Thursday, April 2, 2009

Planting Tomatoes

I just finished planting this year's tomato garden, a labor of love I do every year if I possibly can. This year was harder than previous years because of the relapse and the chemo, but I managed anyway. What I'd like to do now is repeat a post I wrote a while ago for ACOR's myeloma list because planting is such a positive thing to do (a statement that I intend to be around to enjoy the fruit). The photo was taken today :)

I think every boy is a born hydrologist. Even advancing age can't rob of us of the pleasure of peeing on a tree somewhere. After prepping my tiny garden, I found myself a comfy chair in partial shade and a six-pac of good Mexican beer (Corona), hooked up my garden hose, and did the fun part of preparing the bed: leveling the dirt.

I had finished tilling the soil (I really love my tiny Honda roto-tiller) in my 12x16 tomato garden, amending it as I went along with sacks of manure and compost (the soil in SoCAL is hard clay and rocks--amending it every year, though, has created a tiny plot so lush that I swear if you stuck your finger in it your ears would sprout — even if you aren't old enough for that to come naturally.

Then I take the hose and a high-pressure stream, sit in my chair with a Corona, and level the dirt. I take loving care in breaking up the big clods and attacking the slight rises until the entire plot is covered with water and no land is visible. Just like the Flood in Genesis. I played G-d today.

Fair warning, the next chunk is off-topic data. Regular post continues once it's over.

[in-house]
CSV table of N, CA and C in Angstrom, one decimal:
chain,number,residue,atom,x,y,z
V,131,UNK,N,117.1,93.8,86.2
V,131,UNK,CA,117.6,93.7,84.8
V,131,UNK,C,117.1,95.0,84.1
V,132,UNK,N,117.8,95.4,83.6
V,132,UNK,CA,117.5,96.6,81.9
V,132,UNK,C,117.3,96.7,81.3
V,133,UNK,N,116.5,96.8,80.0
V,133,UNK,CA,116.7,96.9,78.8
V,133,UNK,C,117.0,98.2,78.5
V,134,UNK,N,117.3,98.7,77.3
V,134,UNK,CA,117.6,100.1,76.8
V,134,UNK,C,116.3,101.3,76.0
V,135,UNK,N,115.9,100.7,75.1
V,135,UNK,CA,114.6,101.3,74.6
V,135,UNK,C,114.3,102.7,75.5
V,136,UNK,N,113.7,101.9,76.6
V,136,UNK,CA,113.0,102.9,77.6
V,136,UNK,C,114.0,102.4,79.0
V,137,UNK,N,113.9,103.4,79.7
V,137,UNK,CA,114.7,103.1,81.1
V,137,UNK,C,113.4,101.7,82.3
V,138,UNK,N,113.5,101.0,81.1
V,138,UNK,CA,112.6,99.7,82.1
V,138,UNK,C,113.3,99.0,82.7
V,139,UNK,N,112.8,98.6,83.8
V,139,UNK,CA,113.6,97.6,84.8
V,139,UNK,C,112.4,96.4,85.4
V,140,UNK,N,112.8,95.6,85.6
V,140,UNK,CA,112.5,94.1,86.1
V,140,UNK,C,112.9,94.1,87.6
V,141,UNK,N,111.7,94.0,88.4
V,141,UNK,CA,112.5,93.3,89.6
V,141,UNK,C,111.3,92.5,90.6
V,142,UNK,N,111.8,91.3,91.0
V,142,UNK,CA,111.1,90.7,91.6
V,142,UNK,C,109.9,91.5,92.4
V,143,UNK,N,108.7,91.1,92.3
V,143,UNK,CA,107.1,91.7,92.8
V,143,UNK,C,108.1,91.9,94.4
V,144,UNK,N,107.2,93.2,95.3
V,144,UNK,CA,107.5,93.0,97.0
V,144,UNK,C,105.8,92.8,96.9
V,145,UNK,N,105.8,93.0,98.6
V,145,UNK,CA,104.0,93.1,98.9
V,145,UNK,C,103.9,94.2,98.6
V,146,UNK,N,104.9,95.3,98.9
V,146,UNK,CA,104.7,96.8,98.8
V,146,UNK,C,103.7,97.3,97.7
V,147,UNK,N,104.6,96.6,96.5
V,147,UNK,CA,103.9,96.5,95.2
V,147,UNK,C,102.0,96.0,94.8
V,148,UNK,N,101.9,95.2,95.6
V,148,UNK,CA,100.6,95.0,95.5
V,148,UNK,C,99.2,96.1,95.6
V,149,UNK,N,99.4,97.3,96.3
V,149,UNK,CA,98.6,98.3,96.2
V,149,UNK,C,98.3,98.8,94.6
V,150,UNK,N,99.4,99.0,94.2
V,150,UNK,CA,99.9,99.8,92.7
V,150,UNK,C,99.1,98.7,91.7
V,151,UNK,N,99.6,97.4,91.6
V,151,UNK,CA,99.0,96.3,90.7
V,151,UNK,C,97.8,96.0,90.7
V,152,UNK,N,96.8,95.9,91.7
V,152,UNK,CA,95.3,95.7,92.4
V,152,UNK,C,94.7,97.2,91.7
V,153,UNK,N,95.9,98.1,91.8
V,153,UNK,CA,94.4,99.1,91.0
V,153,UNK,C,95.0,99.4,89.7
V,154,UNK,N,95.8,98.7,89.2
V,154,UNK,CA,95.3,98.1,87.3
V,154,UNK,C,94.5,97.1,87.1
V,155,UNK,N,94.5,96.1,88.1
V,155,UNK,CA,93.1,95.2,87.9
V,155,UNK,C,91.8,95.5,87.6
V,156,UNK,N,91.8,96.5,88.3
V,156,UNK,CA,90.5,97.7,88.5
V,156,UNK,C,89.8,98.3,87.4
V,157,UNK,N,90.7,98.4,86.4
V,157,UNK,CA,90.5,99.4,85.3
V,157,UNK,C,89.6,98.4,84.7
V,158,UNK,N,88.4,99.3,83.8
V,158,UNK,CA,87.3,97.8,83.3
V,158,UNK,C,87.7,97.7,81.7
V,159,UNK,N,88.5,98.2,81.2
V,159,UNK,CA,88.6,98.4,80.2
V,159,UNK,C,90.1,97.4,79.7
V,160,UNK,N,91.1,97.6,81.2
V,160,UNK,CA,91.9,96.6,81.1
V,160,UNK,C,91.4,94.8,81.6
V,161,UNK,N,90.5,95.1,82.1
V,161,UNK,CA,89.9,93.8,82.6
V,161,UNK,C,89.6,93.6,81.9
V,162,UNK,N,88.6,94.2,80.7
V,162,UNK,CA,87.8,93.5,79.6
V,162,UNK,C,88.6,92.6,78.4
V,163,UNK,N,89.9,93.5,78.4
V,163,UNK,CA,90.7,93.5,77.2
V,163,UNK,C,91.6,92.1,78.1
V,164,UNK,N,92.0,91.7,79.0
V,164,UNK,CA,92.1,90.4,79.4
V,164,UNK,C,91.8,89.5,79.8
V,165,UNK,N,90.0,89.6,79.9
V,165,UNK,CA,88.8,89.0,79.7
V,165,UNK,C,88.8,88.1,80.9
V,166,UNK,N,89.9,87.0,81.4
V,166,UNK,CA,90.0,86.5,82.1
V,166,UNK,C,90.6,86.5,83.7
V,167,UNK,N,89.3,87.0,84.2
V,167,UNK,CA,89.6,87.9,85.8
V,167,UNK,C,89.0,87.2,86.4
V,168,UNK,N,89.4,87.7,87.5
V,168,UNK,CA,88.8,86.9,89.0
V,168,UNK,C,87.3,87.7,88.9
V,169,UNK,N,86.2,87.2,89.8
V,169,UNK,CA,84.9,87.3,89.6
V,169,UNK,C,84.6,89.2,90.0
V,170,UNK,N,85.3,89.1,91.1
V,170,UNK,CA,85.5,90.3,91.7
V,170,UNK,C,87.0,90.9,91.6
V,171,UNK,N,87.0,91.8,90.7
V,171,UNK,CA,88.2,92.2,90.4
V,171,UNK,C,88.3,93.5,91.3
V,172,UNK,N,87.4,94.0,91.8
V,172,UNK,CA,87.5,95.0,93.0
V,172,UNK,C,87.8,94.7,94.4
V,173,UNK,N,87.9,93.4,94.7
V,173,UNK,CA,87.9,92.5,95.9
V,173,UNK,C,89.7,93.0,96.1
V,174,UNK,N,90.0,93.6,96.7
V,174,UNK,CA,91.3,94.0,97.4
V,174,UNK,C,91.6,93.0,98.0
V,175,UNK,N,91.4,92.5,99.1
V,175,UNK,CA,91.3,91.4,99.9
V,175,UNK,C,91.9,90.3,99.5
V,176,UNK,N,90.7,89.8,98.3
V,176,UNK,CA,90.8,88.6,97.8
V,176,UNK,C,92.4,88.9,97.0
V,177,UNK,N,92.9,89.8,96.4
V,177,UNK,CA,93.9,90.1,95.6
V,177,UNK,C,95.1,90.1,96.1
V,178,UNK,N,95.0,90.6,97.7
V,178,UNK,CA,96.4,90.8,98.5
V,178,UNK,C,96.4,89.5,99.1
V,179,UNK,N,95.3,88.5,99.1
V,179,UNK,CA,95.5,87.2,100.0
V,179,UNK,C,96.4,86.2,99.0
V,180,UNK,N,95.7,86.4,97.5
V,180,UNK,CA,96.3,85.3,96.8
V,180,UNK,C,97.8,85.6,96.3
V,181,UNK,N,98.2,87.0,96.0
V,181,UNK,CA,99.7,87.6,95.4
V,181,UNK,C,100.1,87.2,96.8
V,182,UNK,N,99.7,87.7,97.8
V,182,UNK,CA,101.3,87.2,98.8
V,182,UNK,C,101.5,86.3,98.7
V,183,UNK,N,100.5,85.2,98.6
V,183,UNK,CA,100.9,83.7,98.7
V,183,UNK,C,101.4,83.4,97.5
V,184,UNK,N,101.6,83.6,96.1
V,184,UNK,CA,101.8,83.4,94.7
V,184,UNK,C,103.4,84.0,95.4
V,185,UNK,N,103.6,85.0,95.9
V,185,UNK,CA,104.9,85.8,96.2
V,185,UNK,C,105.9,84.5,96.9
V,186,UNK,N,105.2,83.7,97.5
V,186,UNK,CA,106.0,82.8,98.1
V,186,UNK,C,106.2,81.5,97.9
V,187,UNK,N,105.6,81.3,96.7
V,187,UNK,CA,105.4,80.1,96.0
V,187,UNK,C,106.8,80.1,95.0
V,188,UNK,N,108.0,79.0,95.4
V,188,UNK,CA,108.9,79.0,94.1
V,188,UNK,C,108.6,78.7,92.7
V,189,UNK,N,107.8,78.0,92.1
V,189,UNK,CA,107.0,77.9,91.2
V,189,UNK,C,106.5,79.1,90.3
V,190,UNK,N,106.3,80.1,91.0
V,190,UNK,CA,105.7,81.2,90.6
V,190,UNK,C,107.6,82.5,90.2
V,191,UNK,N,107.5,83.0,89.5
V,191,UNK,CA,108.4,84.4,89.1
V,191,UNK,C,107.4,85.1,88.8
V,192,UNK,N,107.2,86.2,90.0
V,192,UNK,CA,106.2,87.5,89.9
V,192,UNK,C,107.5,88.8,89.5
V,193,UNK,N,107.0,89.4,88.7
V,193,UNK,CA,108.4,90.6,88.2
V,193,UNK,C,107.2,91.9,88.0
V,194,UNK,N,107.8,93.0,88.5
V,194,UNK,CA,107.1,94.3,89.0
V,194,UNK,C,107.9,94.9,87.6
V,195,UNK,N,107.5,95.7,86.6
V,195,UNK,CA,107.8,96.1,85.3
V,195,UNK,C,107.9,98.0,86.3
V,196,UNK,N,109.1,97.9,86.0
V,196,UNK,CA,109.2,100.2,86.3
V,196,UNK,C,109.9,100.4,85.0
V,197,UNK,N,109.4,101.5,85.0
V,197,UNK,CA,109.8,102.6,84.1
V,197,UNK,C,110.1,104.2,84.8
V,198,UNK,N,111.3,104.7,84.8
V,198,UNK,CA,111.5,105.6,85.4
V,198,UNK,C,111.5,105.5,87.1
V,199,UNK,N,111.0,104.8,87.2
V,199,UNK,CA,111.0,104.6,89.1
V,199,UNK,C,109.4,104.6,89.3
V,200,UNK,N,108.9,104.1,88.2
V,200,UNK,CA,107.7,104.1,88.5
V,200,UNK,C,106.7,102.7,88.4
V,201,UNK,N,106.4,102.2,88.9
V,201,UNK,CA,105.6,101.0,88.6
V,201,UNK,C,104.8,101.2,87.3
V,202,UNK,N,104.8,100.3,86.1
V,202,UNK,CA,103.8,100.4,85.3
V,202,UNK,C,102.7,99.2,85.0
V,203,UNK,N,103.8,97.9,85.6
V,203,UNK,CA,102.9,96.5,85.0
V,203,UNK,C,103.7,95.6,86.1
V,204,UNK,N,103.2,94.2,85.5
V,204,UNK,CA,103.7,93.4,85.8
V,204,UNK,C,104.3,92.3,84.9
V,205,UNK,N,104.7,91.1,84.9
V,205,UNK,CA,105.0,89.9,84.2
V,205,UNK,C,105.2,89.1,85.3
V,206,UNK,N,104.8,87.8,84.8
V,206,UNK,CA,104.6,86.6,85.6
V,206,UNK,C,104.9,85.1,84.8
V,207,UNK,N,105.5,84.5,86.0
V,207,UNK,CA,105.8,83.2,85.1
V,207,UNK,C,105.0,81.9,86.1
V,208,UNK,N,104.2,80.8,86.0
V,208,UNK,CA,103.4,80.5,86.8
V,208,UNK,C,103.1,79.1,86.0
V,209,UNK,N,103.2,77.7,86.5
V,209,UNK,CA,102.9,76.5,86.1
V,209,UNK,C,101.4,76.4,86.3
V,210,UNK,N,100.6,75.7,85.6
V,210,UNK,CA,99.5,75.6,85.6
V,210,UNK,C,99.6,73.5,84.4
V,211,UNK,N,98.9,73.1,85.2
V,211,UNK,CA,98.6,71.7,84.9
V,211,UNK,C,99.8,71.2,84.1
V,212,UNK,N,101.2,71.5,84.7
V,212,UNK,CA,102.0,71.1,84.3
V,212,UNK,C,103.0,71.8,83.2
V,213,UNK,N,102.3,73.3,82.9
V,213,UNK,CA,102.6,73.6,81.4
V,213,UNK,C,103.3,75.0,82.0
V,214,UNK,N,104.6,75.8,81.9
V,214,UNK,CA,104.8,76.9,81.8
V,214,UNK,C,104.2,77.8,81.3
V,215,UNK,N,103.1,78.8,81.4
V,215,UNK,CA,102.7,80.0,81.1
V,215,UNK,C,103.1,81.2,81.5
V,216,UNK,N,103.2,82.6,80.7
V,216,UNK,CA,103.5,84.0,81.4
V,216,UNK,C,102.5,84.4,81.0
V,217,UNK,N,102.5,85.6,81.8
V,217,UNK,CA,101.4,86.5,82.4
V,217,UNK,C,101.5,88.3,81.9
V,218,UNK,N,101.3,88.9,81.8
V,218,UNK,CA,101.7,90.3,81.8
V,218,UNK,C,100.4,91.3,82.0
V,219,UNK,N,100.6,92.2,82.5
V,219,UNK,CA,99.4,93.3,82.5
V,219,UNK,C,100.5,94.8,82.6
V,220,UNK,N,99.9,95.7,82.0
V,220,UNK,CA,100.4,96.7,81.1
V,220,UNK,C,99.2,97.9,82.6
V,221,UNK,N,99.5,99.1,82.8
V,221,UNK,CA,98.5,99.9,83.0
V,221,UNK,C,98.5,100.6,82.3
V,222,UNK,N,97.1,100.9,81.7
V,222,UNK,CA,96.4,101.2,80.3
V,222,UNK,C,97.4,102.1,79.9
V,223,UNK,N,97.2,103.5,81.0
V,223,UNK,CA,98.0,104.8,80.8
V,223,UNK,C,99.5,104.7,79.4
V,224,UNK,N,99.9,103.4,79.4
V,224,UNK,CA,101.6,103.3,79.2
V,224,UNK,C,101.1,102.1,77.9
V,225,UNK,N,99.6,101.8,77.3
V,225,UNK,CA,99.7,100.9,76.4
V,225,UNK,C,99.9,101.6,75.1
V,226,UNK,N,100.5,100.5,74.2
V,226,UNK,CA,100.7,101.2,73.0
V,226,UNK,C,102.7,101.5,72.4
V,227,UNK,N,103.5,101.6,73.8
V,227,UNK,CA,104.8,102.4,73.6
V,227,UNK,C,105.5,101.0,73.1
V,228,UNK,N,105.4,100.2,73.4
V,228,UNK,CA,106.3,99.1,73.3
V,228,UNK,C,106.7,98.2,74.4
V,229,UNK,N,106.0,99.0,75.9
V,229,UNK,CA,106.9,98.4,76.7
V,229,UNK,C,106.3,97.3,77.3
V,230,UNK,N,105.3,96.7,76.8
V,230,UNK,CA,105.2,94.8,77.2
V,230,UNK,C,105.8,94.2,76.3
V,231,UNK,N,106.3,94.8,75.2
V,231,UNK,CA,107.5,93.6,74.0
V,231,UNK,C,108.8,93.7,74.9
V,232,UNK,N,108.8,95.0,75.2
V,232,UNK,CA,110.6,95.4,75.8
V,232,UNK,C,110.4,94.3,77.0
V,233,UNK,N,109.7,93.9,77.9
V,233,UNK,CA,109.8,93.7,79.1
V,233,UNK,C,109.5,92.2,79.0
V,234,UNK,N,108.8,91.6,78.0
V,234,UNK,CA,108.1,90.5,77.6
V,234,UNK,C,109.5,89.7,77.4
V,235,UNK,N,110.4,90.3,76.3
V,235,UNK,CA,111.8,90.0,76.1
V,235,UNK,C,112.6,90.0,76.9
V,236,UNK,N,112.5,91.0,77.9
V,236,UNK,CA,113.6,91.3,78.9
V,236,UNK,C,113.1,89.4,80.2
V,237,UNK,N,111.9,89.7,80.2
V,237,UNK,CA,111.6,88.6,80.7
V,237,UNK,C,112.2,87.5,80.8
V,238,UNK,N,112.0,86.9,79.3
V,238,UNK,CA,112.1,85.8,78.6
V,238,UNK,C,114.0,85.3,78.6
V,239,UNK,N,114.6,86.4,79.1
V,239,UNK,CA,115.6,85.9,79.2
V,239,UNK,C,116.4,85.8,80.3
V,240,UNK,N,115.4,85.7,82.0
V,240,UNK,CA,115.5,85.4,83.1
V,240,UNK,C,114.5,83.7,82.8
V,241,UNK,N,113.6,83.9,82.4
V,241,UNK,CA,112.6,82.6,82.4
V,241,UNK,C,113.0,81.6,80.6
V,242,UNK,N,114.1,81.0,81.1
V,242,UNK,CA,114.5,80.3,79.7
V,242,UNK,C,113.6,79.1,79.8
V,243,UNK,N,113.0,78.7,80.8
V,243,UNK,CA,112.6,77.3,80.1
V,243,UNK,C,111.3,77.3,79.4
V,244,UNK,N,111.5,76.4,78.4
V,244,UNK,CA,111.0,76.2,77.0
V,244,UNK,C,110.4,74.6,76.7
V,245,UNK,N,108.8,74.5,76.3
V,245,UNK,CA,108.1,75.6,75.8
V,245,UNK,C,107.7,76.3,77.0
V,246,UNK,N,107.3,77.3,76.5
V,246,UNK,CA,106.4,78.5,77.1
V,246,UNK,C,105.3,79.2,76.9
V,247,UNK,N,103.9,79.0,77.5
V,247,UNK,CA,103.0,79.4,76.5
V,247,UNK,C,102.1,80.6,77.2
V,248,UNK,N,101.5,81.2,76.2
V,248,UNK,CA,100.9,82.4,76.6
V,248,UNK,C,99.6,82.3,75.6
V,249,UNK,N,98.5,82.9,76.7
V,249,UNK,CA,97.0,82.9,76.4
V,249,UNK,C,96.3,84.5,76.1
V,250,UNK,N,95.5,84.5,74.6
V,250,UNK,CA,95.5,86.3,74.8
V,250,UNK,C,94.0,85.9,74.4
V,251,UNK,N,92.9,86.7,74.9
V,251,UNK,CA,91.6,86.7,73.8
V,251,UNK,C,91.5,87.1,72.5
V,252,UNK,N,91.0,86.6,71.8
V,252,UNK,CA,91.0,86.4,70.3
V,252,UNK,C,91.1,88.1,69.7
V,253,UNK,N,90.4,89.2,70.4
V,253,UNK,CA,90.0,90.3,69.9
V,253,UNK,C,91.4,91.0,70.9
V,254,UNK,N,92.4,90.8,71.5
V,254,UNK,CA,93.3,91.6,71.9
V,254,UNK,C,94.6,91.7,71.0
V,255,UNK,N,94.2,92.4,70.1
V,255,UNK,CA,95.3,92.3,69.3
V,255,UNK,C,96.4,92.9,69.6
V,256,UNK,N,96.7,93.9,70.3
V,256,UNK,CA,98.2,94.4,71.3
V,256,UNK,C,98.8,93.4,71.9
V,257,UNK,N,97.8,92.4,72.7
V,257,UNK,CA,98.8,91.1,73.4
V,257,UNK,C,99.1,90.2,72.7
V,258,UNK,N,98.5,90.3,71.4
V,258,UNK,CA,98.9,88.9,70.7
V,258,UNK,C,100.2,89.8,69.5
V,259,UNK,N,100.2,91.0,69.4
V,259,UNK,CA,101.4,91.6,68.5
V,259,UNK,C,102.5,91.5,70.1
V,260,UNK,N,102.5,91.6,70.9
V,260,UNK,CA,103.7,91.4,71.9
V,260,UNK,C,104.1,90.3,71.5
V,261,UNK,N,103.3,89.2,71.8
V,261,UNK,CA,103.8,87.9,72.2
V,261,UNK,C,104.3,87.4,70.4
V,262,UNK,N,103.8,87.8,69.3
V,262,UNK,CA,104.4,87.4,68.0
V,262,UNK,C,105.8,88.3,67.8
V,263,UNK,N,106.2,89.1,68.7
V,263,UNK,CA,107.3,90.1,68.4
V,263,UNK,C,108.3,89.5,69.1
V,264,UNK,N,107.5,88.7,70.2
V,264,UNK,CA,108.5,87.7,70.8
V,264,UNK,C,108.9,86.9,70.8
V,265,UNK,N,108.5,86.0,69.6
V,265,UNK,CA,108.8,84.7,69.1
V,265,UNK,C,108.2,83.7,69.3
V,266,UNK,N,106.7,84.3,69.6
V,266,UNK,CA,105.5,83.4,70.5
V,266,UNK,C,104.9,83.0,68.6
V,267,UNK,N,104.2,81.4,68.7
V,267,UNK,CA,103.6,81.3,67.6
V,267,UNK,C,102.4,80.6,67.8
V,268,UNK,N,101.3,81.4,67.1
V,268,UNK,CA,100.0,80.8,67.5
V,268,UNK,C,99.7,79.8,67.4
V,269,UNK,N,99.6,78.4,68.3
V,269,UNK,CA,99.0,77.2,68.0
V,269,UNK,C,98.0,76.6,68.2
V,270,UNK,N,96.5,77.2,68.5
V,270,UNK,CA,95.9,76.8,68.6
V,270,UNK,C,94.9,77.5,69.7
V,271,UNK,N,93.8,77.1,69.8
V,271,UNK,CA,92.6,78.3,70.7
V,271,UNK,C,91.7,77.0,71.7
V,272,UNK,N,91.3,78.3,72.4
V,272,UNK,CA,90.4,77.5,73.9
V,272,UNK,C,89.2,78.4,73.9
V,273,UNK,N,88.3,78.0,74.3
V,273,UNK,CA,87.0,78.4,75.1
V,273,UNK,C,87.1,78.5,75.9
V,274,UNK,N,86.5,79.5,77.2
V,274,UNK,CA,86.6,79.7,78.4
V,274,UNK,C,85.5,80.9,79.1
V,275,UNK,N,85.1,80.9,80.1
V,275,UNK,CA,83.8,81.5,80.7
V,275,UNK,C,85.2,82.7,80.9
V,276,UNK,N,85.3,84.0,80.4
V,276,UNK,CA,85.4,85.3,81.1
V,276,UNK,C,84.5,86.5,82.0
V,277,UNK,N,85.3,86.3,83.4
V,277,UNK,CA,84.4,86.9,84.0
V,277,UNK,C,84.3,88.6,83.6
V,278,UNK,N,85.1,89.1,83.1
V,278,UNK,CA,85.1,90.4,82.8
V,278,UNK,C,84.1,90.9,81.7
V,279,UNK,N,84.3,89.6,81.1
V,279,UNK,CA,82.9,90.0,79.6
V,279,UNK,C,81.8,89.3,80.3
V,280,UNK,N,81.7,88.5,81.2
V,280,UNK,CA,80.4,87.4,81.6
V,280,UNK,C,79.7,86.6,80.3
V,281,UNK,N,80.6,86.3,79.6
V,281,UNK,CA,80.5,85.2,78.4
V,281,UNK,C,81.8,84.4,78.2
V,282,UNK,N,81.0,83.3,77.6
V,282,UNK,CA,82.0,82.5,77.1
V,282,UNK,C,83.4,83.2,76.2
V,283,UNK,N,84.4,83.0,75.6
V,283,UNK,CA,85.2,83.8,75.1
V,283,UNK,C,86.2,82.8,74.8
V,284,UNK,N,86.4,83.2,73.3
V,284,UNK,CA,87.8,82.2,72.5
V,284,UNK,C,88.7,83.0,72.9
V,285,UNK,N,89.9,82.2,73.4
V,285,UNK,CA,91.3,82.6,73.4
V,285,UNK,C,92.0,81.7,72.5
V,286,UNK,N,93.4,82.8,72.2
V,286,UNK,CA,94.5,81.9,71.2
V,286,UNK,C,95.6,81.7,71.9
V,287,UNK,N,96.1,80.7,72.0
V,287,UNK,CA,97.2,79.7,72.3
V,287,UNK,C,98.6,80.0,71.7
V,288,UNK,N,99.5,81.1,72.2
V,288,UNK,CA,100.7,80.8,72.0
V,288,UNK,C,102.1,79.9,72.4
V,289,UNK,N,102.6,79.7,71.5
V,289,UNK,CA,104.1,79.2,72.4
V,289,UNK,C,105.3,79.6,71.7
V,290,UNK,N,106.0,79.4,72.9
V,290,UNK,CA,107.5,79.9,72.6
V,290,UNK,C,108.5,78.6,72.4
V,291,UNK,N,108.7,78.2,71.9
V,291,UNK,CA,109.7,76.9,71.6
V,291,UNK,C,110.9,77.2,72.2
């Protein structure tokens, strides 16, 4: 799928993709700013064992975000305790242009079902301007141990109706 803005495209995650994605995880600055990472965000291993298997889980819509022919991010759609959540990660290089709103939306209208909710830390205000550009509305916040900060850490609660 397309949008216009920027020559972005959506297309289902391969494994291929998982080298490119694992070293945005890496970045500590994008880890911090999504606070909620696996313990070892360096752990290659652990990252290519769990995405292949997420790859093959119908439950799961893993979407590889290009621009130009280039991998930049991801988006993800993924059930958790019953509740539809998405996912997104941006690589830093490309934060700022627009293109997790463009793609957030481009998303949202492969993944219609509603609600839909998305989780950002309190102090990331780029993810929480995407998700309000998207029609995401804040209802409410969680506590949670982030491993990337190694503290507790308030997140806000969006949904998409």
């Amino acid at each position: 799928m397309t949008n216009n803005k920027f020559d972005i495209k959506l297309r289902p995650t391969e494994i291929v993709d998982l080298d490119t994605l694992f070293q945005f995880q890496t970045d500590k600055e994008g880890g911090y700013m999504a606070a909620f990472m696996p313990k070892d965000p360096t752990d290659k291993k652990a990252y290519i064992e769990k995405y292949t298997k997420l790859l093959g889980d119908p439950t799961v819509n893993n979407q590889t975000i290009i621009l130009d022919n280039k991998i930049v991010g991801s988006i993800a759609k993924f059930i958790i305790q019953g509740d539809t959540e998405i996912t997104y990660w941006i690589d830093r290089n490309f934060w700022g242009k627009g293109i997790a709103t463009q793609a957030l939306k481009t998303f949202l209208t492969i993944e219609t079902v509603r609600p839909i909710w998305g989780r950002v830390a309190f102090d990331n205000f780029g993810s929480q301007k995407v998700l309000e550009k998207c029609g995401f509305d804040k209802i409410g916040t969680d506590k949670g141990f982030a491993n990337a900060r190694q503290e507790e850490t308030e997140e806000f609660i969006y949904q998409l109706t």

Tomorrow, the tomatoes go in. I add phosphorous to the hole, then plant them with about three inches of stem horizontal under ground level because the stems sprout roots and the plant grows faster. I'll plant some early maturing varieties first, then plant a few more every month to stretch out the harvest.

Sitting there, sipping the beer (which is a godsend, because the transplant, in lowering my saliva, made my mouth desert-like with hard work), enjoying the sunlight in the 78 degree weather, I reminded myself that one of the best ways of coping with this awful disease is to release my inner existentialist and simply enjoy the warm sun, the hosing of the dirt, the hummingbirds that came by to see what was going on, the slight breezes in my walled-in back yard, and the wonder of my continued existence. Time disappeared from my radar. I was in no hurry at all as I, like every grown-up boy, hosed down my plot.

Now I need to clean myself off in the steam bath and take a nap. I'm certainly tipsy in that wonderful way that only beer during hard outdoor work can give a man. I think for the first time this week I'm pleased with the world and myself (I've been on a tear — irritable as hell for days), and just felt like sharing the moment with y'all.

— Be well!


  1. Rereading my post, the mention of dry mouth gives away the date as early 2006, about six months after my first (and, thus far, only) transplant. I was still complaining ("when is he not?"), but clearly I was functioning again.

  2. I align with your intention to be around to enjoy the fruit... and many more things, too. If we all align with you, Lon, the power of that energy is bound to bring good results!

  3. I am quite jealous as it will be 6-8 weeks before it is safe to plant tomatoes here. For now, my new raised beds are still under snow especially after the 12" of new snow we received last week. At least today it is gloriously sunny and warm (around 60F) and there are signs that spring is on the way.

    Janet (in Idaho)

  4. My daughter and I enjoyed your blog. Sounds like whatever you're smoking is pretty good. Hope you keep your connections. Let us know when the margaritas are ready. We have basil that will go very well with those tomatoes of yours. I'll make the salad.


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